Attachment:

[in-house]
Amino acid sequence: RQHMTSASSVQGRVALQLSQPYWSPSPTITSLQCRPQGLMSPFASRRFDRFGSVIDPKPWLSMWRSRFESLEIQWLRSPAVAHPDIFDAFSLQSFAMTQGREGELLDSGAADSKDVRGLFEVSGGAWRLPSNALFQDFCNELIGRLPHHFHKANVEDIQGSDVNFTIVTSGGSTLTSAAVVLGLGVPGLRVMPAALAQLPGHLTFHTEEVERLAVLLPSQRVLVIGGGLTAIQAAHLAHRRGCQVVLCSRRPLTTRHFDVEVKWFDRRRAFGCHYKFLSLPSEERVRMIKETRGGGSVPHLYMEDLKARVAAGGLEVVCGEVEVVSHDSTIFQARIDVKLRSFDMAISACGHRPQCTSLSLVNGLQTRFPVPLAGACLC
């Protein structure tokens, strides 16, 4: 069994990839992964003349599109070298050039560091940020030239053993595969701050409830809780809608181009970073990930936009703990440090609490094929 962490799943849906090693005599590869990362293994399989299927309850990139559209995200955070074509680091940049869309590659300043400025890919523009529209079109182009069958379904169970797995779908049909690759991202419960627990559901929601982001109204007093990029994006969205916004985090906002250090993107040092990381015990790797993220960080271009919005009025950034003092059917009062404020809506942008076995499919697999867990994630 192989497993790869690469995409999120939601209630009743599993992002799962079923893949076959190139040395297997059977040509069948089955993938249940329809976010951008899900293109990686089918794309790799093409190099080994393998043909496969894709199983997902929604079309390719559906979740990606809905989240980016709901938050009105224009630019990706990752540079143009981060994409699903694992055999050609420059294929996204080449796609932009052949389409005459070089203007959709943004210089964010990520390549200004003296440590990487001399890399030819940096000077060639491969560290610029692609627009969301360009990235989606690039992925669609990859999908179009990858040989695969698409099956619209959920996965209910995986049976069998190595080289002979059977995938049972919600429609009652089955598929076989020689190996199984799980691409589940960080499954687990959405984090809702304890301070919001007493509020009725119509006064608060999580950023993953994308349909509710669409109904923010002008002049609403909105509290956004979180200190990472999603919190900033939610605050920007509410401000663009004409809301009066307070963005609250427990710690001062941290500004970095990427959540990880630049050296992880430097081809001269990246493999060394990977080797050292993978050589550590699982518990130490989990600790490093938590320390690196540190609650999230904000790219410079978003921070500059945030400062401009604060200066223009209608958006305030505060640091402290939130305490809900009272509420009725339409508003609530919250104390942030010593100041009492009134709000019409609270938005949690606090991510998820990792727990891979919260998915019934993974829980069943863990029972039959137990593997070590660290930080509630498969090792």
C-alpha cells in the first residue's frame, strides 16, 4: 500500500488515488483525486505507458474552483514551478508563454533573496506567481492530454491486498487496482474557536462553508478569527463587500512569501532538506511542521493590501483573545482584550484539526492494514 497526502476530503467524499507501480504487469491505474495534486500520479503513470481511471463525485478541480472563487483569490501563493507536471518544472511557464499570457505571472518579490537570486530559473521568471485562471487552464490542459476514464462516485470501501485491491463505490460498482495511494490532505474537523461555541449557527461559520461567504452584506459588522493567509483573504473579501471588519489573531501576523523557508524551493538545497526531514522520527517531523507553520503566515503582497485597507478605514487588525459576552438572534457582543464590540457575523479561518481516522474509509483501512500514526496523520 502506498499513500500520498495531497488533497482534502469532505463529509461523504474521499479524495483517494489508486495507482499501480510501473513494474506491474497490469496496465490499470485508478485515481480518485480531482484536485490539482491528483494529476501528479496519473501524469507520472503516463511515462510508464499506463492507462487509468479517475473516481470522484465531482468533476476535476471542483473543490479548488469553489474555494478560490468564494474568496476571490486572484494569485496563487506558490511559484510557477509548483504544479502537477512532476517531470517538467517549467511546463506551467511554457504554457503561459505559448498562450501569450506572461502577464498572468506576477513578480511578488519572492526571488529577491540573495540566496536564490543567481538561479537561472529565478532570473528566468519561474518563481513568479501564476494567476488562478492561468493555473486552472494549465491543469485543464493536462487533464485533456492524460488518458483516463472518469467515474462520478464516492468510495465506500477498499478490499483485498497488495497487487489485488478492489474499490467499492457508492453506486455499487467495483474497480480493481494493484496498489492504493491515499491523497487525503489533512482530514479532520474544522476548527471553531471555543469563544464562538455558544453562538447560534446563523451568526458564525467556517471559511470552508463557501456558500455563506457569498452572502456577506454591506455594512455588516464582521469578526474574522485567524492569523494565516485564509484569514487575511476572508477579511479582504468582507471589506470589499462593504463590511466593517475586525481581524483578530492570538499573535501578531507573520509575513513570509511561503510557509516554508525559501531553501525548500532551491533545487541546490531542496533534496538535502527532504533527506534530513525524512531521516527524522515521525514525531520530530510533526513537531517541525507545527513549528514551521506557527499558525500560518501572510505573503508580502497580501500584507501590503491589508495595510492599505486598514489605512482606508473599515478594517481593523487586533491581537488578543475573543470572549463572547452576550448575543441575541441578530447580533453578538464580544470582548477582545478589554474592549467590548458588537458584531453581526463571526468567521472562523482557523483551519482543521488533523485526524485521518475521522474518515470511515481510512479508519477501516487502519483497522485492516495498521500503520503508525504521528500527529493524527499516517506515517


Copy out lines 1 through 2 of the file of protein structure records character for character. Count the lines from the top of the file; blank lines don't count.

[in-house]
Amino acid sequence: RQHMTSASSVQGRVALQLSQPYWSPSPTITSLQCRPQGLMSPFASRRFDRFGSVIDPKPWLSMWRSRFESLEIQWLRSPAVAHPDIFDAFSLQSFAMTQGREGELLDSGAADSKDVRGLFEVSGGAWRLPSNALFQDFCNELIGRLPHHFHKANVEDIQGSDVNFTIVTSGGSTLTSAAVVLGLGVPGLRVMPAALAQLPGHLTFHTEEVERLAVLLPSQRVLVIGGGLTAIQAAHLAHRRGCQVVLCSRRPLTTRHFDVEVKWFDRRRAFGCHYKFLSLPSEERVRMIKETRGGGSVPHLYMEDLKARVAAGGLEVVCGEVEVVSHDSTIFQARIDVKLRSFDMAISACGHRPQCTSLSLVNGLQTRFPVPLAGACLC